Friday, March 11, 2011

TREND: Changing Roles in Higher Education

Derek Bruff, Dwayne Harapnuik, and Jim Julius in their Chronicle of Higher Education article, "Revolution or Evolution? Social Technologies and Change in Higher Education" discuss the adviseability of and likelihood of transformational change in the adoption of new technologies by faculty.

Key Points:

1. New technologies provide new learning 'affordances' but is a social technology revolution possible in an environment that values incremental change at best and no change at worst?
2. The authors narrate the story of a recent interactive session during the annual conference of the Professional and Organizational Development (POD) Network in Saint Louis.
3. POD's are located in faculty development offices on most campuses and are active in attempting to improve faculty teaching through change initiatives.
4. Ideas from POD
a. The model for information flow has changed from an industrial one to a filtering one.
b. We have shifted from an Instructional Paradigm to a Learning Paradigm. This is reflected in Monica Raskin's "Twitter Experiment" at University of Texas at Dallas. Bruff, et al ask whether this is the change we need to be drawn toward?

c. Some have argued for this radical shift:

d. POD Prezi Presentation

5. POD group's examples of "roadblocks, obstacles, and speed bumps" toward this shift.
a. Faculty as proto-Luddites
b. Faculty need for models
c. Faculty loss of control when shifting
d. Faculty don't see it as a personal, professional, or university priority
e. Faculty don't have the 'geek' openness to new tech ideas
f. Faculty remain unconvinced of advantages over status quo
6. Here is an online document outlining their discussion and another interactive one using Google Forms to focus the previous one.
7. The biggest challenges?
a. The move from sage to the side, from prof-centered to student-centered.
b. Sharing effective models with other faculty
8. The authors do not explicitly answer whether it should be evolutionary or revolutionary; instead, they invite the readers to join.

Comments to Article:

9. You have to address faculty fears either way. Fierce autonomy, fear of being made redundant by technology, lack of clear cost/benefit analysis--these are all examples of the fear that fills reluctant colleagues.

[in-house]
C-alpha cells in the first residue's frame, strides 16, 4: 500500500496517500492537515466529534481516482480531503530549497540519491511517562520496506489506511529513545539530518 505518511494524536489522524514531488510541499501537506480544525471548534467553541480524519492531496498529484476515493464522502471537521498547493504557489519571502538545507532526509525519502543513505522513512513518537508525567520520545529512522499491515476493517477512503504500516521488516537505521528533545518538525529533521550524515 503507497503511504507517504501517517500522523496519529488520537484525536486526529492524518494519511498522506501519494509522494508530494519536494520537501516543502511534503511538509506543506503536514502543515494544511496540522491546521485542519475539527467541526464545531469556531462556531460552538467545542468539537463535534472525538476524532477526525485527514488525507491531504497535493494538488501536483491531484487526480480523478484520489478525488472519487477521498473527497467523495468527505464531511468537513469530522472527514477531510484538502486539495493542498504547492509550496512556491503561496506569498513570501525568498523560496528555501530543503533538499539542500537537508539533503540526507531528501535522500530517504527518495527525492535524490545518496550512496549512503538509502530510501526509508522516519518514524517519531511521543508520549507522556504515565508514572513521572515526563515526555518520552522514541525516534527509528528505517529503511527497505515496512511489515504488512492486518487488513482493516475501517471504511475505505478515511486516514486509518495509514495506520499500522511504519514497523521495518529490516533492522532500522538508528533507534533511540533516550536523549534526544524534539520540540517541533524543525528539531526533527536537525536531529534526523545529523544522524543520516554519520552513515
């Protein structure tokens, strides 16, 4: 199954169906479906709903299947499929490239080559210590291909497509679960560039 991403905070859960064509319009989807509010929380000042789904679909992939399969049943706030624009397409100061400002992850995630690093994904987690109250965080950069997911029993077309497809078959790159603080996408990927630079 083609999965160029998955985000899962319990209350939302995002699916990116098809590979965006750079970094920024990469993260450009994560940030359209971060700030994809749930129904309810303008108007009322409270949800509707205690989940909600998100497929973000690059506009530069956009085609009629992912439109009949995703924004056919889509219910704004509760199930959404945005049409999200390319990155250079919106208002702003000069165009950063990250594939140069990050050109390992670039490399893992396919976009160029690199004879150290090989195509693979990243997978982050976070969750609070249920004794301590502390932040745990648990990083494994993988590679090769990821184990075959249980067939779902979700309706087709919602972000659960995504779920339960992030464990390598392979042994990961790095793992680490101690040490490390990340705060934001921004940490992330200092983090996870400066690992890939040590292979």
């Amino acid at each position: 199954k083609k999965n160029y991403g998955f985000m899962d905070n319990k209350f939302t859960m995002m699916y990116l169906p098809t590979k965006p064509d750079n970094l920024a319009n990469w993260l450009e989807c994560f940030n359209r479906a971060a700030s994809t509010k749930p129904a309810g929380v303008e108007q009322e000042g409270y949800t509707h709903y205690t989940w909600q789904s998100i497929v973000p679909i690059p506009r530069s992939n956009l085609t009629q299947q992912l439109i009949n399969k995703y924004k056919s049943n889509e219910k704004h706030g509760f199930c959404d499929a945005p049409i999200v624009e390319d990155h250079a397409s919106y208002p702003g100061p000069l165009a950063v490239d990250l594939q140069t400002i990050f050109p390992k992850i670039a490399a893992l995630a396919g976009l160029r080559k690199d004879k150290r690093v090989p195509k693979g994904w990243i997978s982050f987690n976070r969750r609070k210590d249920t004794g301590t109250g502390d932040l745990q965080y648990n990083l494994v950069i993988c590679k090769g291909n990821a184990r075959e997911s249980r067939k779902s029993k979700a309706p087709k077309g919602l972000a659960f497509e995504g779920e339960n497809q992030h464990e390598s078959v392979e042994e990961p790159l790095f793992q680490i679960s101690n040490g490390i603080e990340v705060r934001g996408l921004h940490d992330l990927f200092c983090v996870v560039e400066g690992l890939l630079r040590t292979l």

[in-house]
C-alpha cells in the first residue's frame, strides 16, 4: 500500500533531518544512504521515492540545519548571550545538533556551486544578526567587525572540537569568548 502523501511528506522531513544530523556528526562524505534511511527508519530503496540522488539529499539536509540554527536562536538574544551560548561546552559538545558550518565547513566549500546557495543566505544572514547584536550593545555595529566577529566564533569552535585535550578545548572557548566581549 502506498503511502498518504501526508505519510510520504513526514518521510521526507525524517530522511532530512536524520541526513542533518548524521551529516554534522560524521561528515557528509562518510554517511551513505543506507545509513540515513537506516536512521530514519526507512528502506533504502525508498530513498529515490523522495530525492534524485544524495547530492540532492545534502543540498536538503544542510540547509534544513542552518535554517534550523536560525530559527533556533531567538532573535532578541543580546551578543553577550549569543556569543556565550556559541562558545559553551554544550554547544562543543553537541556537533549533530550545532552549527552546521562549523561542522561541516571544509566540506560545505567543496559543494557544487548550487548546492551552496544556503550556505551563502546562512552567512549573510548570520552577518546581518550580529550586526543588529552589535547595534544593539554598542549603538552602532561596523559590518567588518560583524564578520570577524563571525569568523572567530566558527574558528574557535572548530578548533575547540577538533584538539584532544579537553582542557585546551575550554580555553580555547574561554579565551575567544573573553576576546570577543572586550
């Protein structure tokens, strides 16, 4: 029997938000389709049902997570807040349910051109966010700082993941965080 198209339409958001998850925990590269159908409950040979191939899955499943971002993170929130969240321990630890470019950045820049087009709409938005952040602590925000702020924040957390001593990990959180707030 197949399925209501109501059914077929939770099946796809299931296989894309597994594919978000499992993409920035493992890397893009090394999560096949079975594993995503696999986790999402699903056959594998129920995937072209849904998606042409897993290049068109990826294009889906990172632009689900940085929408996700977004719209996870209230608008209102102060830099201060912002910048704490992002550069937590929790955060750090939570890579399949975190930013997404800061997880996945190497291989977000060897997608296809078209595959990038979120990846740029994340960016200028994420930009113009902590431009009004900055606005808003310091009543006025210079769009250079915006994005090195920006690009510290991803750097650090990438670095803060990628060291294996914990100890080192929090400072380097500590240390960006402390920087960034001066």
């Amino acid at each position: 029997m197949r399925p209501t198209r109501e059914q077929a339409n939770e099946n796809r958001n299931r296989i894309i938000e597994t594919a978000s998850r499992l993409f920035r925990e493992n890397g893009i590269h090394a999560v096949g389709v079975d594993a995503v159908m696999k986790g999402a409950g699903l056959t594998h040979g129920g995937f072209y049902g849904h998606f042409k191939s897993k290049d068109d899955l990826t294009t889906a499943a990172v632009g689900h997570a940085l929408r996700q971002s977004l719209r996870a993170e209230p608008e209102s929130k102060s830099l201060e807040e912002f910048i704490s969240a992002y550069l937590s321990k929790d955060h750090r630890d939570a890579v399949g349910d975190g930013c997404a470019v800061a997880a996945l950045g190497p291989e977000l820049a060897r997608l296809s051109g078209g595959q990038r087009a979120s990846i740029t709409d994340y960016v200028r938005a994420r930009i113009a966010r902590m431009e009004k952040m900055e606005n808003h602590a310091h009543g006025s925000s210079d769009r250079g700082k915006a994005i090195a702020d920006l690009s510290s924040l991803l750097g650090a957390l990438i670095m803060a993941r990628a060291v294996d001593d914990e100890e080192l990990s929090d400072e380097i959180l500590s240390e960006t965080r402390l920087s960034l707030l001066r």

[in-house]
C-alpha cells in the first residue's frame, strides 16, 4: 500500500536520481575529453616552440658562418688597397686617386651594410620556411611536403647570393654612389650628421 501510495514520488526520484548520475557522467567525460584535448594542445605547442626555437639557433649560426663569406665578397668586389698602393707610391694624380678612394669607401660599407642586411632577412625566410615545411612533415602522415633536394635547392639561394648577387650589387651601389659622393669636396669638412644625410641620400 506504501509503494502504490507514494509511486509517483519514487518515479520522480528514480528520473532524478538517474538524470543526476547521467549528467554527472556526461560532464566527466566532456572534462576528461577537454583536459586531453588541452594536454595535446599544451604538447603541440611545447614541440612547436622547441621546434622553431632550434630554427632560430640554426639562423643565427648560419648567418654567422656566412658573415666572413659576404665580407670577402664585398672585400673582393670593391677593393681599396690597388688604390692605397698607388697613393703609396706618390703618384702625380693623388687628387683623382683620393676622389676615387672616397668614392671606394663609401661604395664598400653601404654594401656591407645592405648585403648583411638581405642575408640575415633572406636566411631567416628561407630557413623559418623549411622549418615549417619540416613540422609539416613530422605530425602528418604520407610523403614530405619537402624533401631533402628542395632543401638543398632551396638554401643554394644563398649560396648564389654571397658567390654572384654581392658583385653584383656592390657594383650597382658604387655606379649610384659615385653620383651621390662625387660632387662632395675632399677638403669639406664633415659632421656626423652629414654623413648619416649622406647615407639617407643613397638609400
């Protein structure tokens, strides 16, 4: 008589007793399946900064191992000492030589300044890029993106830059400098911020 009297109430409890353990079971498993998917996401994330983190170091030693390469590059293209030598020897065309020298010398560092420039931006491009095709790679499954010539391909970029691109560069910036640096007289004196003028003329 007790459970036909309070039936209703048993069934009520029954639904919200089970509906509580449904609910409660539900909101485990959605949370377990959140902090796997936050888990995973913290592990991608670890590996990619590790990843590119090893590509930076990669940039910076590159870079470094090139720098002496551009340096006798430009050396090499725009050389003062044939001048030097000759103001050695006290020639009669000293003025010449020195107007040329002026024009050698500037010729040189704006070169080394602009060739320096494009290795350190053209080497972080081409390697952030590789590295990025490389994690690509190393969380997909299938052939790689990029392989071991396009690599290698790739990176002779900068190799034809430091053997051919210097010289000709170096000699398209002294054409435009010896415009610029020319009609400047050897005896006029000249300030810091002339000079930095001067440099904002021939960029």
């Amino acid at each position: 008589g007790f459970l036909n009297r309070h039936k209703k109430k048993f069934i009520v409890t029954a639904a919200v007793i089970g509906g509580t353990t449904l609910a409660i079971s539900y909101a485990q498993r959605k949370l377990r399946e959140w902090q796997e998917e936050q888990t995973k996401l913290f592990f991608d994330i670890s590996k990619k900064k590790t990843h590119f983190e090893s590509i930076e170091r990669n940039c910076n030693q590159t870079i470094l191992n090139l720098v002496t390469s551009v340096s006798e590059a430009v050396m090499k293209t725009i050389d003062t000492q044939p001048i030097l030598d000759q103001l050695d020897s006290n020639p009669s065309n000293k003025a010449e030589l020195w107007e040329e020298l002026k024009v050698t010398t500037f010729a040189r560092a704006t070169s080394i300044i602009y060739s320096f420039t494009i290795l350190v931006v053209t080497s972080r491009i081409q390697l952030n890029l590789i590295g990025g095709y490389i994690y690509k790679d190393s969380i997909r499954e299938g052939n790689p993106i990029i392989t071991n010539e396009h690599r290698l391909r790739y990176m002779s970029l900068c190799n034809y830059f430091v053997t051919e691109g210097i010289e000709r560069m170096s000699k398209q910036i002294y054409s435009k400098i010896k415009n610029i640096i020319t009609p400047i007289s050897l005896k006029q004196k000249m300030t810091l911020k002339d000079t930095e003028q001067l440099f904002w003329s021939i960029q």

10. Access to the tools of change along with a way to 'unstrand' colleagues will lead to change of both kinds.
11. "Most profs are amateurs when it comes to teaching"--improving learning no matter the tech (3X5 cards, face-to-face sims, Twitter). Focus on making the amateurs into pros.
12. References to book Nineshift
13. "Revolutions require ubiquity."
14. Administrative motive is suspect--use tech to save money is first priority.


Failure to address this question simply kicks the can down the road for someone else to address and it may well be that a ginned up crisis or a real crisis will reduce the options we once had much like the climate change deniers may have damned our options in addressing carbon buildup in the atmosphere.

Being out of step with out students might be considered quaint by some. It might be thought that faculty are the last bulwark against the barbarian-students at the gate. Whatever rationale is given for sticking to the status quo ante-technology, it is clear that these 'good deeds' will not go unpunished. For-profit companies are gaming both student desires and federal money in an ugly takeover attempt. If you want to look at a school 'too big to fail' just consider University of Phoenix. This purity of the academe will be it death.

Lastly, the comment above that most professors are amateurs not pros is the dirtiest little secret of the ivory tower. Faculty development does yeoman work on our own campus considering how underpowered and de-valued it is. But the greatest sin is that it can be safely ignored by tenured faculty. And, honestly, it is ignored and without moral or professiona or personal hazard. One of the most morally bankrupt results of this is that those who have the power often and regularly do not exercise it for students but rather for their professional and personal selves. Yes, that is the foul cruft of corruption in the air and it is the most dangerous threat to the thousand year tenure of the University.

Hacker, P. (11:00 am). Revolution or Evolution? Social Technologies and Change in Higher Education. ProfHacker. The Chronicle of Higher Education, . Retrieved March 11, 2011, from

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